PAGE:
I have now paid to see Avatar 3 times; I likely won't even watch AinW....well, EVER.
I don't know of any movie actor who wouldn't jump at the change to work with Tim
wonder if his special effects team is making any overtures to Cameron on new CGI technology.
Burton: It just came down to things in technology that I liked or didn't like. For instance, I'm not a big fan at the moment for mo-cap stuff because I just don't like it personally. A lot of people have used it very successfully, but it's personally not a thing that I like. That's why I decided to go with pure animation for some of the characters, and then for some, live-action, rather than it just being animation or live-action " to blur the lines a little bit. With some of our characters, we're just doing some manipulation with it, so it's their real performance, real faces, real heads, real bodies, everything, but just manipulate it so that it's kind of a weirder crossover into what Wonderland is. It just comes down to sort of things that you like or don't like, and I just find with animation, you're able to achieve more reality by just doing the animation than maybe doing mo-cap stuff. Although it's getting better, I know that; they're doing really good things with it. But it's just a personal choice to do something that way.
Not widely whispered about, but ILM was called in to produce the final special effects on Avatar (could be why the first trailers were not even close to as good as the film):
One benefit for the entire film industry of having ILM step in to help out on "Avatar" may be that in working on the project, Knoll and his team came up with a new way to completely computer-generate large-scale, close-up explosions.
Until now, big fiery explosions in CGI-heavy films have been shot with live camera and then had visual effects added to them. But Knoll said that because of some of the limitation of matching Cameron's templates for "Avatar," there was no practical way to meet the movie's explosive needs with live-action.
"We've done CG explosions in the past," Knoll said, "but never with this level of realism, and never this close up."
Fortunately, ILM had pioneered the rendering of the visual movement of fluids in films like "Poseidon" and "Pirates of the Caribbean," and Knoll knew that the shape and movement dynamics of an explosion were similar to that of water.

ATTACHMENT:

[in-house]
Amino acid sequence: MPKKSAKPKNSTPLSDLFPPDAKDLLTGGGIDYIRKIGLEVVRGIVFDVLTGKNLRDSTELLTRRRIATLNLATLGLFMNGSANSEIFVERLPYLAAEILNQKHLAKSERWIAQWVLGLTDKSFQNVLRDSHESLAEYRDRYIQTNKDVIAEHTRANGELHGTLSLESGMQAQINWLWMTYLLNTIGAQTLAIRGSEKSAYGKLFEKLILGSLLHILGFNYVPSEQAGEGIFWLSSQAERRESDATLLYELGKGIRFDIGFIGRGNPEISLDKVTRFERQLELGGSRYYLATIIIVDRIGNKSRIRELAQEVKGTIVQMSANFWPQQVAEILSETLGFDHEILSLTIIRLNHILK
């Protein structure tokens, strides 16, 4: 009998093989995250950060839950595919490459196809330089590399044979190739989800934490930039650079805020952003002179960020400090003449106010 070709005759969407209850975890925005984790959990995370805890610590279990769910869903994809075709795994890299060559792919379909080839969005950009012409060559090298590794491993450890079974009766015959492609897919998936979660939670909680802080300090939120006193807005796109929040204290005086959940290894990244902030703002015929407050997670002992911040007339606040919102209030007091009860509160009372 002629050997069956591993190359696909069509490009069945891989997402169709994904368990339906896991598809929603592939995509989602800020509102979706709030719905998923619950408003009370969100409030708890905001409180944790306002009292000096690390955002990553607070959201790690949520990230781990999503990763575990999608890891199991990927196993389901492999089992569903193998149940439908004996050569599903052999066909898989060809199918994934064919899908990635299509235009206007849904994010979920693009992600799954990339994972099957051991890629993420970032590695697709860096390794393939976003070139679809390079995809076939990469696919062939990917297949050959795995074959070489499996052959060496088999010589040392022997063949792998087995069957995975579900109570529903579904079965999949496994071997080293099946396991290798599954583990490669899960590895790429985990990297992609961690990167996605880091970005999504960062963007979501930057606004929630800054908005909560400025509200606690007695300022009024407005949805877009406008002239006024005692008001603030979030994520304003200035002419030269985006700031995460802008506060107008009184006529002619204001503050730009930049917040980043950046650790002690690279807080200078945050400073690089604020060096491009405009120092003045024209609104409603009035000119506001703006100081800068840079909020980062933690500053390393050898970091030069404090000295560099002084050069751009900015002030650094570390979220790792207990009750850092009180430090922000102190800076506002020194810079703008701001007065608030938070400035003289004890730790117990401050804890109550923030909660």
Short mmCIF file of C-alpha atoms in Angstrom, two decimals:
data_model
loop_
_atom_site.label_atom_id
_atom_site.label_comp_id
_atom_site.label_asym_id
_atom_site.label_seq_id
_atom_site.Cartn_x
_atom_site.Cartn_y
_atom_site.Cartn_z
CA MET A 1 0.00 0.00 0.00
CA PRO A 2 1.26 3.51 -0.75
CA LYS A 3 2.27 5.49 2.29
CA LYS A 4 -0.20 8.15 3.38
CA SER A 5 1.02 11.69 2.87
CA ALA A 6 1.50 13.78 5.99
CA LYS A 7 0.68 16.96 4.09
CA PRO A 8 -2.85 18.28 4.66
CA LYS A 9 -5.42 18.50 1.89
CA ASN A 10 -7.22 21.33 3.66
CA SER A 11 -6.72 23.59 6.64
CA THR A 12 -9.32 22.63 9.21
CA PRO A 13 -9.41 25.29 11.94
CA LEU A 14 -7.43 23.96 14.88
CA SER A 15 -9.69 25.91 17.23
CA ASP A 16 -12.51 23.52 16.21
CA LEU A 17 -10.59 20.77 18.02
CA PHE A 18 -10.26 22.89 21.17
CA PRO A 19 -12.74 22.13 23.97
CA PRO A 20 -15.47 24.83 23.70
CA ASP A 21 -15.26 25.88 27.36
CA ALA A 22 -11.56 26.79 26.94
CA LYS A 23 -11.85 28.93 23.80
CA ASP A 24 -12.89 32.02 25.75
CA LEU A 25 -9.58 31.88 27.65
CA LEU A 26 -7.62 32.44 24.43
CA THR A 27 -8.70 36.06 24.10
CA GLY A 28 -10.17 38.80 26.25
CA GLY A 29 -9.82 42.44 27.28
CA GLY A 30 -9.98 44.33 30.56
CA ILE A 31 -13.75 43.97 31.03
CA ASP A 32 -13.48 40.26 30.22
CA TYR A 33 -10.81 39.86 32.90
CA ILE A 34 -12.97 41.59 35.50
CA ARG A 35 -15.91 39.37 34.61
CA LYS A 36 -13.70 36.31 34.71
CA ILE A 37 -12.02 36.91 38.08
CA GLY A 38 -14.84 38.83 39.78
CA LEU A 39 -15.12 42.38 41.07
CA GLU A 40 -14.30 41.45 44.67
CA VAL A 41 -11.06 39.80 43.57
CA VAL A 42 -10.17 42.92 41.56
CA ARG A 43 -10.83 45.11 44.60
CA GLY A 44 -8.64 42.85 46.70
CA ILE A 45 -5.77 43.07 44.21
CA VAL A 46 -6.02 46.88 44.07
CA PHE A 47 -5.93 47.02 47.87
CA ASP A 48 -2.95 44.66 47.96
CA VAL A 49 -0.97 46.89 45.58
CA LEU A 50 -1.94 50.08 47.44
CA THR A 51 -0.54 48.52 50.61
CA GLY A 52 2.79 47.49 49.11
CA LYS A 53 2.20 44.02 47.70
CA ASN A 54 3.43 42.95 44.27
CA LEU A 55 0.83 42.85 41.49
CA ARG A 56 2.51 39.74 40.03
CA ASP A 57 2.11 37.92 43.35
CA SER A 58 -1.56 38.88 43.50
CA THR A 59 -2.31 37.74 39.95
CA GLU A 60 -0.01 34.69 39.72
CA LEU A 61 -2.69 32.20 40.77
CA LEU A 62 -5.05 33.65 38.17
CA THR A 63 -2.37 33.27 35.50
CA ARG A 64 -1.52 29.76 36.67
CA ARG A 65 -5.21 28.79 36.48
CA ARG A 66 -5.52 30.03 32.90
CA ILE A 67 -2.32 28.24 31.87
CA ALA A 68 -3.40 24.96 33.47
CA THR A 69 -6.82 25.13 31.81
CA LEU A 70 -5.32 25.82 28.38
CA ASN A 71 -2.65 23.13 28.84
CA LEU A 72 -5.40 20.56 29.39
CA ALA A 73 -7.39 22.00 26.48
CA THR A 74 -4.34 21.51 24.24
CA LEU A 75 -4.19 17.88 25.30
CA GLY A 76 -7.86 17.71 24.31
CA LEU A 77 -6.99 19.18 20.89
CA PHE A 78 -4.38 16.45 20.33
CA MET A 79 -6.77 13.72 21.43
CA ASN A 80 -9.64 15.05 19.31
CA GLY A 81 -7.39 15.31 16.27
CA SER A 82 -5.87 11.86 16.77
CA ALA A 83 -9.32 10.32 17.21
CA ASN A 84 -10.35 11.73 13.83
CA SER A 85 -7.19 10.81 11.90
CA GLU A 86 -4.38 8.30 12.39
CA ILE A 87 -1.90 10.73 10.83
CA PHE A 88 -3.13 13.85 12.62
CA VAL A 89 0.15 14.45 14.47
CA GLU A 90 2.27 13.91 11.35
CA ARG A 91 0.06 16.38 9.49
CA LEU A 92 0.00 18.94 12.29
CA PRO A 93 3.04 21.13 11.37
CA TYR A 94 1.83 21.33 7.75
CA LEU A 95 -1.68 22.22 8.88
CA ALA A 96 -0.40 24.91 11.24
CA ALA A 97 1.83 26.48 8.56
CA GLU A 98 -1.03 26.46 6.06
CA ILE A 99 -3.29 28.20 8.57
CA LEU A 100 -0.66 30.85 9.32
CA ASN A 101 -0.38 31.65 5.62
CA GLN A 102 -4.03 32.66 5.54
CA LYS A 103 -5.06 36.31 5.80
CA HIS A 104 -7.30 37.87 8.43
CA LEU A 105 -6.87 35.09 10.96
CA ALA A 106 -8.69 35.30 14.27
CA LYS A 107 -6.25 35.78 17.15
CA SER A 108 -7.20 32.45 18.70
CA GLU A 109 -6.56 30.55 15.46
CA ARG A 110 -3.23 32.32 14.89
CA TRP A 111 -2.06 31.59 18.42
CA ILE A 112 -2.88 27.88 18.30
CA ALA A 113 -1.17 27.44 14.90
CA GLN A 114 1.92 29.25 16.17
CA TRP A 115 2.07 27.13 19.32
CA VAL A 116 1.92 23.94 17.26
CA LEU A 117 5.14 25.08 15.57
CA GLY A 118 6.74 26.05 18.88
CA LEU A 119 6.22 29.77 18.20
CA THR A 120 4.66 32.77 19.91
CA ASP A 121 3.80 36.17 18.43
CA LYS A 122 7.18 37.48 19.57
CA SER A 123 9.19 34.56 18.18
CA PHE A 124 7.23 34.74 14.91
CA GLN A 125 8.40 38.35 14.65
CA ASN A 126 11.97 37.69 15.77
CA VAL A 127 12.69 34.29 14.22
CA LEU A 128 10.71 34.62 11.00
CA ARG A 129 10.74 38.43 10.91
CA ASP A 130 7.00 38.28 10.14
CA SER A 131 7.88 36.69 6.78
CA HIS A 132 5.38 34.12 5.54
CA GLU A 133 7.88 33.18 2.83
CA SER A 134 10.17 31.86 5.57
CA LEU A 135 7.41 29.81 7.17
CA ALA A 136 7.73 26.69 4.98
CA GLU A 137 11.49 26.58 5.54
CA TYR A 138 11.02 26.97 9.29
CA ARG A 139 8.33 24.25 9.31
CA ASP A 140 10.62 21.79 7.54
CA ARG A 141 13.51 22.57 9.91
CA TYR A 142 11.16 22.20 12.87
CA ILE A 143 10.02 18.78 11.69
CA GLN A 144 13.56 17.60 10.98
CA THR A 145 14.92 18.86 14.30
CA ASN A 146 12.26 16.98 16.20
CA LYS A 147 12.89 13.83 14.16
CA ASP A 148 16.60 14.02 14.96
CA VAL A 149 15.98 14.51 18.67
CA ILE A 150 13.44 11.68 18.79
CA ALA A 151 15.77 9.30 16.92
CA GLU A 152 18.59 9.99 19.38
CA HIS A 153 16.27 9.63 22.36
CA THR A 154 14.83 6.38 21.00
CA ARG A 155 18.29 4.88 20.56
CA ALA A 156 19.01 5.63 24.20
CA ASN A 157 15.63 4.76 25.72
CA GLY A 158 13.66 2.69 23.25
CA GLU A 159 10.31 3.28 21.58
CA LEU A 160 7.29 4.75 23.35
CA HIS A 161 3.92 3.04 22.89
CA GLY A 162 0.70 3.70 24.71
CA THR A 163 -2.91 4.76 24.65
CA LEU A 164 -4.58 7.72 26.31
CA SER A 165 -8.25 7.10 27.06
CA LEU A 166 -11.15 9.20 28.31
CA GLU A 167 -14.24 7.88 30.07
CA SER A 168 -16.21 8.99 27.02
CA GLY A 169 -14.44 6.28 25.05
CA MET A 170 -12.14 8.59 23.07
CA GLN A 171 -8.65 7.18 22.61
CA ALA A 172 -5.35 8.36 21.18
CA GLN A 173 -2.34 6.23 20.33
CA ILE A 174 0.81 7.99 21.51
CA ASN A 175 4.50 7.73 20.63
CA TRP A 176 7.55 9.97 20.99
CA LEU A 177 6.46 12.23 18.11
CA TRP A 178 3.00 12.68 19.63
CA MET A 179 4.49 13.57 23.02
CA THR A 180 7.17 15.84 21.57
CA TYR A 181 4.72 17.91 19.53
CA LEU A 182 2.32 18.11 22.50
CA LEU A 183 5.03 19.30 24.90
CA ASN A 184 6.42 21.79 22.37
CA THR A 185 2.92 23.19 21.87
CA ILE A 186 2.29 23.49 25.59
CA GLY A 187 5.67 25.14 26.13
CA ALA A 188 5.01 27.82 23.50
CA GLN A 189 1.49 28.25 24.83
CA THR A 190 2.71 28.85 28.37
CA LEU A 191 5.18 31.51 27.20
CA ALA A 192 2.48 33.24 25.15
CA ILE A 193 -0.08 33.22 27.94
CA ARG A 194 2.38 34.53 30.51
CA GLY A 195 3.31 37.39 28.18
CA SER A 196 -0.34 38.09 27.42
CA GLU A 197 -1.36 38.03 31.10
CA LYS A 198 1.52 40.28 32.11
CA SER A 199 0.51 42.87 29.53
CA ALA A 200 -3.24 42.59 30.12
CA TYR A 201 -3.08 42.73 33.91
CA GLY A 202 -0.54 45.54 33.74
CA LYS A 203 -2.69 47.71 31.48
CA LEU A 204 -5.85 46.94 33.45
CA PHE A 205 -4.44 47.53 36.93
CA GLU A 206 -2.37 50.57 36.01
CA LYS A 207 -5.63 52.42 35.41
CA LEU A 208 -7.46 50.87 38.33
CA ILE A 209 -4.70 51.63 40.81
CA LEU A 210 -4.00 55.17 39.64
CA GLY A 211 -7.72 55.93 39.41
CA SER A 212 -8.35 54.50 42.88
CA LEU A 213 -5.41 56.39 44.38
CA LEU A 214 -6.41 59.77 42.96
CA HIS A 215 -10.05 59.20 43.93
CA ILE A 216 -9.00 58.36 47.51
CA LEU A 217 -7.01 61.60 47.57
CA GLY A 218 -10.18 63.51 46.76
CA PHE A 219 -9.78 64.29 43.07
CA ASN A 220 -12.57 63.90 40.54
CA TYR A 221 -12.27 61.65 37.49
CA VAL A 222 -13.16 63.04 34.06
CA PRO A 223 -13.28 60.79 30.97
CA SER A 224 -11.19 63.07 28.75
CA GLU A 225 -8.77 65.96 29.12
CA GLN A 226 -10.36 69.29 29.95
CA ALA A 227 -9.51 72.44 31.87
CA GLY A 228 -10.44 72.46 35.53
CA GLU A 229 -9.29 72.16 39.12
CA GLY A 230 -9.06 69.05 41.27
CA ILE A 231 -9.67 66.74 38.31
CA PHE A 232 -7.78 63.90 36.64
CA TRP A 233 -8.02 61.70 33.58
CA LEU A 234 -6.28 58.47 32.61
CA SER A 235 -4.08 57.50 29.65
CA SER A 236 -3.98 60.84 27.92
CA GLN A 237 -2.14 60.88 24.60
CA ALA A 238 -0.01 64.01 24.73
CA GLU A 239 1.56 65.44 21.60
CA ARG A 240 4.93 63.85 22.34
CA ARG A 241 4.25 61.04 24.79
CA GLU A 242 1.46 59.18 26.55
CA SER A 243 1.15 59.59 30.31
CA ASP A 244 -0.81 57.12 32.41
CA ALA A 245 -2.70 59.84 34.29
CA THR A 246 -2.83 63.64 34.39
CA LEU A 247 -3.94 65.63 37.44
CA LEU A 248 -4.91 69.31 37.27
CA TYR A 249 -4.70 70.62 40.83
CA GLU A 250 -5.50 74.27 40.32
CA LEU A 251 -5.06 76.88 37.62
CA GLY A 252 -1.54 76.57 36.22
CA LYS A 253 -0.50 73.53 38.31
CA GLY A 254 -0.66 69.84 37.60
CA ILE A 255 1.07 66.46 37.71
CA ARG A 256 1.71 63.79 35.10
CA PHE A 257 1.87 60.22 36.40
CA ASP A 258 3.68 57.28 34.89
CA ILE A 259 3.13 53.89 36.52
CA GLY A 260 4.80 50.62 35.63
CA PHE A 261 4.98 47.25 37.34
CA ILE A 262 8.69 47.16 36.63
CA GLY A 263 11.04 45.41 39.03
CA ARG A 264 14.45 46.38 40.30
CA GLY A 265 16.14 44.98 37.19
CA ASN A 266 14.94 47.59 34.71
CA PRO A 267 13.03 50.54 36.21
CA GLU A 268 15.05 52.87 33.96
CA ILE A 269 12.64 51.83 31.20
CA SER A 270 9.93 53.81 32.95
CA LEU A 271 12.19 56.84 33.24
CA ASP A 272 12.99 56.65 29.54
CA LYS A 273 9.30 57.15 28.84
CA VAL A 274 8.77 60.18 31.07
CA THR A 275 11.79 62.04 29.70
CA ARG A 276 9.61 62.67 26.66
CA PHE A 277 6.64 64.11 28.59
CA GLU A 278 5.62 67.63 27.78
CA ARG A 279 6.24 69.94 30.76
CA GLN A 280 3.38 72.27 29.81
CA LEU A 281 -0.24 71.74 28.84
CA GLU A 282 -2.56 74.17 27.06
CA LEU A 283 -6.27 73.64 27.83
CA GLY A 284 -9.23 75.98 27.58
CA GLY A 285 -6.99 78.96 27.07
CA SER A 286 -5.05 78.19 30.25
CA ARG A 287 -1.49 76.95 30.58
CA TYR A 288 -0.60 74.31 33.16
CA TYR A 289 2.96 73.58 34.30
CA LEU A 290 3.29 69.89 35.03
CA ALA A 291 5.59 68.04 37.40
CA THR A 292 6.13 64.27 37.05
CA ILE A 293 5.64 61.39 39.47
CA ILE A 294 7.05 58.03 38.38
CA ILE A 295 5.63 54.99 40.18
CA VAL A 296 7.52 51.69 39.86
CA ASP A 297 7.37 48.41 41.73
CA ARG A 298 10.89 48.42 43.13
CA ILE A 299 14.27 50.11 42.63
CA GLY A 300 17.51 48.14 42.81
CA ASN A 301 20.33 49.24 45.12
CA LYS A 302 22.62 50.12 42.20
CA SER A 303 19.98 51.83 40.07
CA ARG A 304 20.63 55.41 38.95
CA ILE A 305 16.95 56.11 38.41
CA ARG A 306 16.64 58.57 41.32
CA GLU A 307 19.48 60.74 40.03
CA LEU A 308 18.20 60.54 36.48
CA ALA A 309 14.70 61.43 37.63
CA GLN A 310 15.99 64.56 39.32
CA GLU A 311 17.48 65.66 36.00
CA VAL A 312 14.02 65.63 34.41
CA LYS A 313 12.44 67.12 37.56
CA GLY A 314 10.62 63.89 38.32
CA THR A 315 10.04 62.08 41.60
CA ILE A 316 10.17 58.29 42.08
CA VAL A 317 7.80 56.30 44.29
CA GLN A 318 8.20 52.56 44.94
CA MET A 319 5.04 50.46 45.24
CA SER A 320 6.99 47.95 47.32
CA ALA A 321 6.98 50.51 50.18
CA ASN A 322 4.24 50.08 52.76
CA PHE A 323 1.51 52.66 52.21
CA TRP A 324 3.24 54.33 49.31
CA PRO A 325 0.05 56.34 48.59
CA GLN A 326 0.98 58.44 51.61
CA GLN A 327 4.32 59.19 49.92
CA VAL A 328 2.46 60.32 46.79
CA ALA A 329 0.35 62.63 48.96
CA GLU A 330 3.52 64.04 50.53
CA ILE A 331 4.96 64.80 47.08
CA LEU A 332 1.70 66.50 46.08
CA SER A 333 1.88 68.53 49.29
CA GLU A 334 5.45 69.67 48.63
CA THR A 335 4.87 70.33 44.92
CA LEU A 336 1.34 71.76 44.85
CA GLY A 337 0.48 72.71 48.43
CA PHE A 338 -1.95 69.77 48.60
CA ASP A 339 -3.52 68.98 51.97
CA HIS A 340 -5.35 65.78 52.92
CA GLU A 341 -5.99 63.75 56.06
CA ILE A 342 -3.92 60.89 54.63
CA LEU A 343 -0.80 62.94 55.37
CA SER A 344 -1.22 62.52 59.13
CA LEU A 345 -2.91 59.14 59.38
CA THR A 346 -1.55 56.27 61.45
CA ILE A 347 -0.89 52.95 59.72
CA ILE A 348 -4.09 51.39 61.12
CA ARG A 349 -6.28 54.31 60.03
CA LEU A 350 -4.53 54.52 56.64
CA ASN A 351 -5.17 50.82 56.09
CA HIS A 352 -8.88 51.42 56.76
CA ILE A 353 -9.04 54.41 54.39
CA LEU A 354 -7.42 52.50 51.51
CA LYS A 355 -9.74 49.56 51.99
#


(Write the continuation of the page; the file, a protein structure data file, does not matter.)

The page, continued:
"The same underlying engine is being used on this," Knoll said. "The motion of the underlying gas is similar to the motion of fluids. The medium is relatively uncompressable. So when there's movement of the medium, it can't change volume real dramatically. So if you push on one side, something has to push on the other side."
That meant that ILM could take the graphics engine it had created for fluid shots in the previous films and apply the same basic technology for the explosions in "Avatar." Though there are clearly some major differences between fluid and big fire - notably that as fuel burns, fire expands, and then retracts when the fuel goes away, the technique was similar enough that the technology could be adapted to the needs of "Avatar."
It took director James Cameron’s Titanic 44 days to reach the $300 million mark. Twelve years later, Cameron’s Avatar has reached that same milestone nearly three times faster, in just its 15th day of release. The 3-D epic grossed an estimated $25 million on New Years Day, pushing the film’s domestic total to $308.8 million. If that pace holds, expect the film to shatter Spider-Man’s $45 million record for the biggest ever third weekend in theaters
It's challenge after breaking the Spider-Man record is going to be sustainability. I think it will enjoy multiple viewings, driving up its' box office into the stratosphere. I plan to see it two more times. This afternoon we'll be seeing the weekend box office estimates.
One of the really interesting things about Avatar is the way it appeals to women as much, if not more than, it appeals to men. A big part of why, unlike a lot of science fiction, it works so well for the fairer sex is James Cameron's instinct for emotional entanglements. Girls need a good love story almost as much as guys need a good explosion and Avatar managed to deliver both. If the sequel is going to hold on to the franchise's female audience they'll need to keep that emotion-driven component. If Cameron goes the prequel route, working in a new romance is easy, but if he decides to stick with Jake and Neytiri things get more difficult. With Jake and Neytiri married their future relationship is bound to far less romance novel and more domestic, and it's not like Avatar 2 can use the Sex and the City method by sending Neytiri shoe shopping. Cameron's best bet to hang on to his female audience could be substituting kids for Fabio-style romance. I hear girls like babies in movies almost as much as I like bullets. What happens when a human/alien hybrid mates with an uncomfortably sexy alien? Will the kids have four fingers or five? What do the Na'vi use for diapers? The answers may be in Avatar 2.